Physicists Create and Trap Antimatter, Universe Doesn't Explode

In a paper today, scientists from Switzerland's CERN lab reveal they created and trapped a form of antimatter for the first time ever. There's no practical use for this except, you know, figuring out why the universe exists.

Yep, a team of physicists produced 38 atoms of antihydrogen in a vacuum chamber, trapping them for about two-tenths of a second. (Antihydrogen is just like hydrogen... only anti.) This is exciting because while scientists have been creating antimatter for years, they've never been able to keep it around for any amount of time and study it. They hope that by studying antimatter— by comparing it to matter—we may finally be able to explain why, after the Big Bang created equal parts matter and antimatter, the two didn't just collide and self-annihilate.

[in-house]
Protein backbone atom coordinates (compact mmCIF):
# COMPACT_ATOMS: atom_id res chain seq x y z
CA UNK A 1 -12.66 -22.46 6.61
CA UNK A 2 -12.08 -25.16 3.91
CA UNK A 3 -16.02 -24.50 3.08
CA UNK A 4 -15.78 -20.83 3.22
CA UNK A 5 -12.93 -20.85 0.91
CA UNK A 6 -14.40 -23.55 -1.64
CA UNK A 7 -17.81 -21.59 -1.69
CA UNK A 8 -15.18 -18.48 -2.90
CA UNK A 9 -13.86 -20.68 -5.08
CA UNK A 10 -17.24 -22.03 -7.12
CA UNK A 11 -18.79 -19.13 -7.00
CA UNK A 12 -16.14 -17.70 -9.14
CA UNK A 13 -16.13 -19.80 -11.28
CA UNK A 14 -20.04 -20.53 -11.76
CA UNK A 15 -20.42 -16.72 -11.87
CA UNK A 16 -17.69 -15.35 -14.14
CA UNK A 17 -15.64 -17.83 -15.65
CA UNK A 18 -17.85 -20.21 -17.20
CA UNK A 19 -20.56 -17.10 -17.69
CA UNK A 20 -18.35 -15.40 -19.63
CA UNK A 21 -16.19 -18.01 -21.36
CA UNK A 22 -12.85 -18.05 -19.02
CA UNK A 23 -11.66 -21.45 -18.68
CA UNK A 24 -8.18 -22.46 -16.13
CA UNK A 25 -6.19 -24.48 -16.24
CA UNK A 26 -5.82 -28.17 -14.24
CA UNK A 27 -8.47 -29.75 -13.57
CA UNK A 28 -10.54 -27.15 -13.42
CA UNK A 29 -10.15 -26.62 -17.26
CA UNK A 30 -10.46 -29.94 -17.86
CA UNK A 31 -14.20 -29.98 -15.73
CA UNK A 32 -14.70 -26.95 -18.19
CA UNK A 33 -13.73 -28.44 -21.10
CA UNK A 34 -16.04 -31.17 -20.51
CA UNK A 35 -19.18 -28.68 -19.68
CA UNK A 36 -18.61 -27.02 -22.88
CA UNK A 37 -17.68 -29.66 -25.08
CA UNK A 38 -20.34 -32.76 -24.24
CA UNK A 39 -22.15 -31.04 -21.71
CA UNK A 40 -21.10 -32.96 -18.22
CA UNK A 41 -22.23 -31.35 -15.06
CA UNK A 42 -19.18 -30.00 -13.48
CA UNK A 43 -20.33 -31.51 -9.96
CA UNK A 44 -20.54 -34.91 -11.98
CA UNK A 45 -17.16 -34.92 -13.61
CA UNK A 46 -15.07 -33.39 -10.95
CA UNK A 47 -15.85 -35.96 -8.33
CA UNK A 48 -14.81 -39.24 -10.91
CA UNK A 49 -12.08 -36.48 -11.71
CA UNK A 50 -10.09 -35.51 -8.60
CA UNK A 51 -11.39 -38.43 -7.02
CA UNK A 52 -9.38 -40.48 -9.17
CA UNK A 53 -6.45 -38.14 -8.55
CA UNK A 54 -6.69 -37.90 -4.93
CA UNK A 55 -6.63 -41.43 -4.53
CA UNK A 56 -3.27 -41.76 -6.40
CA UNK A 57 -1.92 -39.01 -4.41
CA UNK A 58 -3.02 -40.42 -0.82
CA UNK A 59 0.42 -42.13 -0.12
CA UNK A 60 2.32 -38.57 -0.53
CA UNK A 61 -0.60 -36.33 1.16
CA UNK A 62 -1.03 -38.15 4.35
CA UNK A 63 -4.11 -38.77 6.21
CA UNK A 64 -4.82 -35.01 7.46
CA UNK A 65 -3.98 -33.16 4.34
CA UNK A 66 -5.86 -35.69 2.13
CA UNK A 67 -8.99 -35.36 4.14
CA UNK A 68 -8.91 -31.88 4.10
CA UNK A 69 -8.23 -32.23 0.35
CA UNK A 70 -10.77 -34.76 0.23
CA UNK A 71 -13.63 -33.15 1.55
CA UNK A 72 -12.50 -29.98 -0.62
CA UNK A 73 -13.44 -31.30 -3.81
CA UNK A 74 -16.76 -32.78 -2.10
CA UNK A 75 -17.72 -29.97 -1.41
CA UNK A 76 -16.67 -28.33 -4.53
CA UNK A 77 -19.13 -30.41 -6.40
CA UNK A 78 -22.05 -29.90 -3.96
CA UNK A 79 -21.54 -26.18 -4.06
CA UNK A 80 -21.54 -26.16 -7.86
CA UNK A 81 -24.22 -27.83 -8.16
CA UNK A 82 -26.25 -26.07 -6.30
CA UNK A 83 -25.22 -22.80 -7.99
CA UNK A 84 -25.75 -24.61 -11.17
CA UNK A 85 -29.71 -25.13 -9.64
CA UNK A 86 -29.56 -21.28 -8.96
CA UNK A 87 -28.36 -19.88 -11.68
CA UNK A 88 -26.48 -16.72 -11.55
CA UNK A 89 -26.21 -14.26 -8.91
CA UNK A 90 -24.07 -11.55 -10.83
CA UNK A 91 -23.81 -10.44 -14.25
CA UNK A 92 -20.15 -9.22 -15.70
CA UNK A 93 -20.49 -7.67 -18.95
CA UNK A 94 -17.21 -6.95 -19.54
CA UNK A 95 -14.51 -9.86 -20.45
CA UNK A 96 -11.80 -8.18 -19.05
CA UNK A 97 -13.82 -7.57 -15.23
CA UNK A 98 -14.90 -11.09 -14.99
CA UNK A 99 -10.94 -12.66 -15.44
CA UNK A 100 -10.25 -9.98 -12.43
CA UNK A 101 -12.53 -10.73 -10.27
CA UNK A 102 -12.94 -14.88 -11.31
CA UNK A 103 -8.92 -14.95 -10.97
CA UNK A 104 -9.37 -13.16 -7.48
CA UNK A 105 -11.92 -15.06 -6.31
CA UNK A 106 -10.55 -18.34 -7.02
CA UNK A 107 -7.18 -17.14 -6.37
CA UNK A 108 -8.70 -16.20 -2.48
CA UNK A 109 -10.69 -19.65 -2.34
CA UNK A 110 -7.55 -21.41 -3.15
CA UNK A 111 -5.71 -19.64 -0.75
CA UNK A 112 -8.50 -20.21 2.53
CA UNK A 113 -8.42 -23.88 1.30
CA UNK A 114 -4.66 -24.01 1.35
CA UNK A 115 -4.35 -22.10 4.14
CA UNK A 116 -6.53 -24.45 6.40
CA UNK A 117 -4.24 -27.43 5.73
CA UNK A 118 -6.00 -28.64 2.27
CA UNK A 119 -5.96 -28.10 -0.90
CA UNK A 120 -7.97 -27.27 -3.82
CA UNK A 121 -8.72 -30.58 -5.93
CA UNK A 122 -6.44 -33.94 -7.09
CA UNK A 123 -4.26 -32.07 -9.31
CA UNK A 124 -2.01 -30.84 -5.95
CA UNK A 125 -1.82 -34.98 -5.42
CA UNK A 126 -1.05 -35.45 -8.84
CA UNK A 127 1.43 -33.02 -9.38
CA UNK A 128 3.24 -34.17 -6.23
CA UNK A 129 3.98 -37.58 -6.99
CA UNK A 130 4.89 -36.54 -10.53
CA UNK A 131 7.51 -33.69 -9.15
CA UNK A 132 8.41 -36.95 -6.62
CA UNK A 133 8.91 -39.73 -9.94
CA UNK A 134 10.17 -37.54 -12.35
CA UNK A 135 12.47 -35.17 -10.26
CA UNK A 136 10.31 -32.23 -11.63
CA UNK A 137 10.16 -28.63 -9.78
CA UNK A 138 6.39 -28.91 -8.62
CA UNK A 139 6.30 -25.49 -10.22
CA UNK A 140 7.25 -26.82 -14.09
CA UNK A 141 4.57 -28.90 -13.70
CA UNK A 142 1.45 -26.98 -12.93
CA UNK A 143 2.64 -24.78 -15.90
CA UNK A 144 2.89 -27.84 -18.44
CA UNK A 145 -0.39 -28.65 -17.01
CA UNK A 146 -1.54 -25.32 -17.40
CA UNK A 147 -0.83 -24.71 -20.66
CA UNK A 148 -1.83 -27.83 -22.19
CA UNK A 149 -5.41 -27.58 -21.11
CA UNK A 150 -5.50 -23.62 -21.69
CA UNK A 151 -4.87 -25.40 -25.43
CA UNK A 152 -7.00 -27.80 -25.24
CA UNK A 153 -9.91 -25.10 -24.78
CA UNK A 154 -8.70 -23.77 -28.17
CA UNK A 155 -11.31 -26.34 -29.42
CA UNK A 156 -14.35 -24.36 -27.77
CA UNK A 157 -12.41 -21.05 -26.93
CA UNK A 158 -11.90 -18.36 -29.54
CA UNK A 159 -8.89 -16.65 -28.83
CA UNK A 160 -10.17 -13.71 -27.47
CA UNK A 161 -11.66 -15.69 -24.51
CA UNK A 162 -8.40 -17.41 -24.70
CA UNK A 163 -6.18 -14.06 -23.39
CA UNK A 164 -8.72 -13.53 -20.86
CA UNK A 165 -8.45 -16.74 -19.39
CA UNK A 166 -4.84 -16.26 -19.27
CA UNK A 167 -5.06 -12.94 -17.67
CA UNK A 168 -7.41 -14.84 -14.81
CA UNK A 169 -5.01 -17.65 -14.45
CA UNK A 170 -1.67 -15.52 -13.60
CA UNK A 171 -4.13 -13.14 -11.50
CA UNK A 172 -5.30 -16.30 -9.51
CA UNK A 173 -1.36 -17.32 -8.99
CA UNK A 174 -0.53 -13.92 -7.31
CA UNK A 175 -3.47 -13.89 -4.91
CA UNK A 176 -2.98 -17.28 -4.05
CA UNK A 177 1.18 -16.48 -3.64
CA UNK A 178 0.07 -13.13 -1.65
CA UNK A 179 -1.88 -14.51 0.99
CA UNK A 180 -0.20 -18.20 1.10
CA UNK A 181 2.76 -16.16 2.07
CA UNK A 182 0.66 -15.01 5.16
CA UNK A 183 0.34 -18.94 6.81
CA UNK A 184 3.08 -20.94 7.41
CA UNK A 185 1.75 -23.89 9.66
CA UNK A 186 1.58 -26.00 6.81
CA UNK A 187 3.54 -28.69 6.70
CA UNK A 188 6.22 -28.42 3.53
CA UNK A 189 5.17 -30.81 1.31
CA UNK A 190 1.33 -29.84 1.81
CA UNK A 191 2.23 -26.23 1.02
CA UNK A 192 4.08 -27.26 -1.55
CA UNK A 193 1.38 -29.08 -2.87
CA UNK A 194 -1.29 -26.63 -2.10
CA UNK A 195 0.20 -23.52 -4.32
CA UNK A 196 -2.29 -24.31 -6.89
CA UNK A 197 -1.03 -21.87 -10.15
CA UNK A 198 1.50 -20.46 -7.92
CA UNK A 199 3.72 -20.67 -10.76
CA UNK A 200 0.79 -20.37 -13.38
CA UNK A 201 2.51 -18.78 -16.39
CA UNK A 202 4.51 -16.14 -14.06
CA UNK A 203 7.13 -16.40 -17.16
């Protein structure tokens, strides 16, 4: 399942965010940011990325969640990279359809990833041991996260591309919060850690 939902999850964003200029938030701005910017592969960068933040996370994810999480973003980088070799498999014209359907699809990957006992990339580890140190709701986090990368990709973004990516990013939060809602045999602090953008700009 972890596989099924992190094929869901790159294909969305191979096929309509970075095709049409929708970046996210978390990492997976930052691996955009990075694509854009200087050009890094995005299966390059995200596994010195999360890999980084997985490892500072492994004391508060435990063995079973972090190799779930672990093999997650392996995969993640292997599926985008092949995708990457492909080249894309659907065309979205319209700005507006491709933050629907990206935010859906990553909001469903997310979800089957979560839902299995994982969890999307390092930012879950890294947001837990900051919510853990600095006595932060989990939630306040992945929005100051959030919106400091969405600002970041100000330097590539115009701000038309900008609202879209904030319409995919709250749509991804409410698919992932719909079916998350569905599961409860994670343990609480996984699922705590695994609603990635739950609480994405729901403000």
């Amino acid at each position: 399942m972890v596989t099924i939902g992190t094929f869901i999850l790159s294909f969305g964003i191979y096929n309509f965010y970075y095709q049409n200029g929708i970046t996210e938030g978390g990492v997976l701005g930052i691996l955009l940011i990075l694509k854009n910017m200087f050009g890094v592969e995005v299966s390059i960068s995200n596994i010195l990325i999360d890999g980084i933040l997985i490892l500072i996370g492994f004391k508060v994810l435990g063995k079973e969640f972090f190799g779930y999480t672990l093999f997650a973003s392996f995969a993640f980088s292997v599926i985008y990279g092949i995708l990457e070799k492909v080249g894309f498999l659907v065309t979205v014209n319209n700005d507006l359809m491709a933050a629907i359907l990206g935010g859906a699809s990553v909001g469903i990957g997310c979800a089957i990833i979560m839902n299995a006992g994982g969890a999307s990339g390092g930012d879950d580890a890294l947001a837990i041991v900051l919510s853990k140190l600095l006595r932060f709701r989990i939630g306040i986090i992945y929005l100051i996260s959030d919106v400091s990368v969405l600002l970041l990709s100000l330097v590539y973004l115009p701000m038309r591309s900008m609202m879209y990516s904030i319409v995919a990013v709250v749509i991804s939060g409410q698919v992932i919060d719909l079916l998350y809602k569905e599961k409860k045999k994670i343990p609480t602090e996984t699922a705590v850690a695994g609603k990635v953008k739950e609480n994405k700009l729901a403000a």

Also, seems like antimatter might point the way to some sort of revolutionary weight-loss system.